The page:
I am someone whose world can change from hour to hour, and moment to moment.  But that’s ok – I’ve got a great support system that loves every version of me, and that is here to help me.  I’m equipped for the long haul.

I’m here to win.

Music

There is a power in music that exceeds words, actions and nearly everything else in the strata of human existence.  Music can, and does change the world on a daily basis.  I am a particular fan of instrumental music, those large orchestral pieces that give way to sweeping imagery in your mind and heart.  I believe that children should be exposed to music of all types at a young age, whether or not parents want them to be musicians or musically inclined at all.  Music just makes you feel the waves of life so much better.   The piece below, titled “Honor,” speaks to me in a way I can barely describe with words.  There is so much going on in this piece, such a story that is being told … please do your day a favor and click below to listen to it once or twice:

I literally LOVE that piece of music.

When I say that music has, at times, saved my life – I mean it.  It’s pulled me from ledges, both literal, and figurative over the last six months and I’m glad for it.  This piece of music fills me with hope and gives place for the wounds in my soul to hide and recover.

What I’m learning is that no amount of medicine or therapy will help me/make me recover quickly.  It’s a timing thing, and the timing doesn’t even get to be all mine.  I’m largely in charge of factors, like “Do I take my medicine?” or “Do I go to therapy?”  But the timing of all of it, is still not fully my call.

And I hate that.  With the fire of 1000 suns.

Saying you don’t like the timing of something is shorthand for saying you don’t like not controlling something am I right?  That’s a lesson this 31 year old hasn’t wrapped his head around yet, and I’m almost positive will never fully do.  I’m a headstrong, obnoxious person, probably made even more so by my mania (thank you bipolar I), and I just struggle to let go, and let God drive.

It’s time to be still, and know that He’s got the wheel.

Hi, My Name is Will. I believe we’ve met?

With many apologies for the crazy run of time between posts …. I’d like to reintroduce myself.

My name is Will, and I have Bipolar I.  I’m relatively new at this, and still only six months into my diagnosis.  I struggle to see the efficacy and need for medicines – but I take mine regularly every night.  There’s a permanent alarm set in my iPhone that takes me to the medicine cabinet every night at 9:30 … and as I take those three pills, I’m left to consider the alternative.  I don’t like the regularity of it, and the having to have it.  I’m a rebel, and I like to imagine being off of it.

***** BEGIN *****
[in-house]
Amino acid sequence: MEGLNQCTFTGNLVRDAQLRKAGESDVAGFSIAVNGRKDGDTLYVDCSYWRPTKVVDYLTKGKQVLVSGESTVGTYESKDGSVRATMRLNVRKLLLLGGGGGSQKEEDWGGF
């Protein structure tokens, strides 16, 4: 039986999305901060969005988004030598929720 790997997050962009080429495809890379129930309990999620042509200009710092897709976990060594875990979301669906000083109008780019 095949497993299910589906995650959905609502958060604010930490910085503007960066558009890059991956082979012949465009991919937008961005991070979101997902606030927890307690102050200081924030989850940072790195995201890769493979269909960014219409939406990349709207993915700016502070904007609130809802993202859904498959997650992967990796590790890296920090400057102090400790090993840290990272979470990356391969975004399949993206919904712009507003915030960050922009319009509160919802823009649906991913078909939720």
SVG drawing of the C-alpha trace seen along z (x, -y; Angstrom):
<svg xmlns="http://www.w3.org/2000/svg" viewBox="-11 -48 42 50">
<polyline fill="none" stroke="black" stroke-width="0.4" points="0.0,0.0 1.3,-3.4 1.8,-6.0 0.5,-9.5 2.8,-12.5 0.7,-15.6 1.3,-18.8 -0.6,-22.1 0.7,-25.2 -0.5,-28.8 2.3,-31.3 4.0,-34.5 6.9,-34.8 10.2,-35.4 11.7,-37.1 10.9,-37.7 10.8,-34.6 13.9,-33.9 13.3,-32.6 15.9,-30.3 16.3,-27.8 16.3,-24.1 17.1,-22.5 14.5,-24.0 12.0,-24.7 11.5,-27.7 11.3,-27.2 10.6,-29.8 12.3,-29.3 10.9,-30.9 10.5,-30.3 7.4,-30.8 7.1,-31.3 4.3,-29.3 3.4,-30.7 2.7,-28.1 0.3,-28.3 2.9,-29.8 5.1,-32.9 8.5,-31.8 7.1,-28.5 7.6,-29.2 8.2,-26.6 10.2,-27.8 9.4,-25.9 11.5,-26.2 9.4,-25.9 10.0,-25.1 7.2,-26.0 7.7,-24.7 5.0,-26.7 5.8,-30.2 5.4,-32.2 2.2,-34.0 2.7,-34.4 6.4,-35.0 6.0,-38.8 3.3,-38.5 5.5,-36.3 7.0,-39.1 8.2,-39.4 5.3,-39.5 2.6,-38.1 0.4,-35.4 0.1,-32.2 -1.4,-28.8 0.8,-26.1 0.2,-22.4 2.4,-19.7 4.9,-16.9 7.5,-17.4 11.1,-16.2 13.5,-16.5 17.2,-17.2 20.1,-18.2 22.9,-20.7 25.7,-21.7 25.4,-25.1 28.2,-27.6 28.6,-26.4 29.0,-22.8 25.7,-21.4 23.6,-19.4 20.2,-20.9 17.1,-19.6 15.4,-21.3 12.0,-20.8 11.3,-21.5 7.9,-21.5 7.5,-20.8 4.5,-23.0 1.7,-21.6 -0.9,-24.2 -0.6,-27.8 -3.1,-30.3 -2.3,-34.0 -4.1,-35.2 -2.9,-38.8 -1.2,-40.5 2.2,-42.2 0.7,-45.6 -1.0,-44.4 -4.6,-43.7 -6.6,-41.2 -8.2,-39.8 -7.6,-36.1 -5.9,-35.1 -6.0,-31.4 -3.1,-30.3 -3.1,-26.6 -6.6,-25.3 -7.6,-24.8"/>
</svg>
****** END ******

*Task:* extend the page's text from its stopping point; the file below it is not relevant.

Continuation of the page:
I also remember what it was like to be on the “other” meds; the ones that were part of the program before we settled on the current cocktail of drugs.  Those meds opened up a crater in my mind that pushed me to the edge of survival.  Those meds, let’s just say that they were the closest I’ll ever come to experiencing hell on earth.  I’m glad they’re in the rearview mirror.  So I take my meds dutifully because I’ll never go back to the “other” pills.

I have spent time in a mental health institution this year as well.  In those five days I learned more about myself than perhaps at any other time in my life – because when you can’t even open a door for yourself you’ve got lots of time to think and evaluate and find ways to cope and get better.

I have also bid farewell to my mania, that mental adrenaline that never left, until it did.  That desire to base jump every day into the corners of my life.  That need to be swinging from chandeliers all day every day, until the connecting wire broke.  I told it to leave.  I rose up and said, “No.  More.”  Here, (and it was April 7 2017) I took control of my life again, or maybe for the first time.  But dammit all – I have taken control of it.

That’s not to say there aren’t still flashes of mania.

Part of the last four weeks since I wrote has been a change in my job as well.  Yes, *humble brag alert* I have been promoted to a new role at the company I work for and it requires a lot of travel.  Travel by nature is a manic and depressive activity … all at once essentially.  When you add in that a portion of my travel is to NYC – have mercy.  Frank Sinatra was singing about manic depression when he wrote “New York, New York.”

BUT here is where it all comes together.  I’ve learned coping skills, and tools, and methods and ways to stay safe.  The moments of being out of control are shorter than they were before, and I feel better – usually – every day.

So to recap – my name is Will.  I’ve got Bipolar I, and I may hate my meds but I take them. I’ve fought all of this hard this spring and summer and I’m making progress against the terror.  I’ll never stop fighting because though the clouds may gather occasionally, the sun shines brighter by the day.

Meds

Meds.  Medicine.  Pills.

Necessary?  Likely.   Enjoyable experience taking them?  Not even close.  I’m torn with how I feel about my meds.  Unfortunately though I am in a place now where I am totally without my meds.

Part of the joys of the American medical and insurance systems is a prescription plan.  Mine calls my meds maintenance medications and says that I have to go through a 90 day supply or pay the full price.   After my last appointment with the psychiatrist I did my diligence and got set up, or so I thought.   Long story short – the fine folks in charge of my prescription plan shipped the meds to the wrong address and their processing is so slow, it will end up being two weeks off meds before I get back on.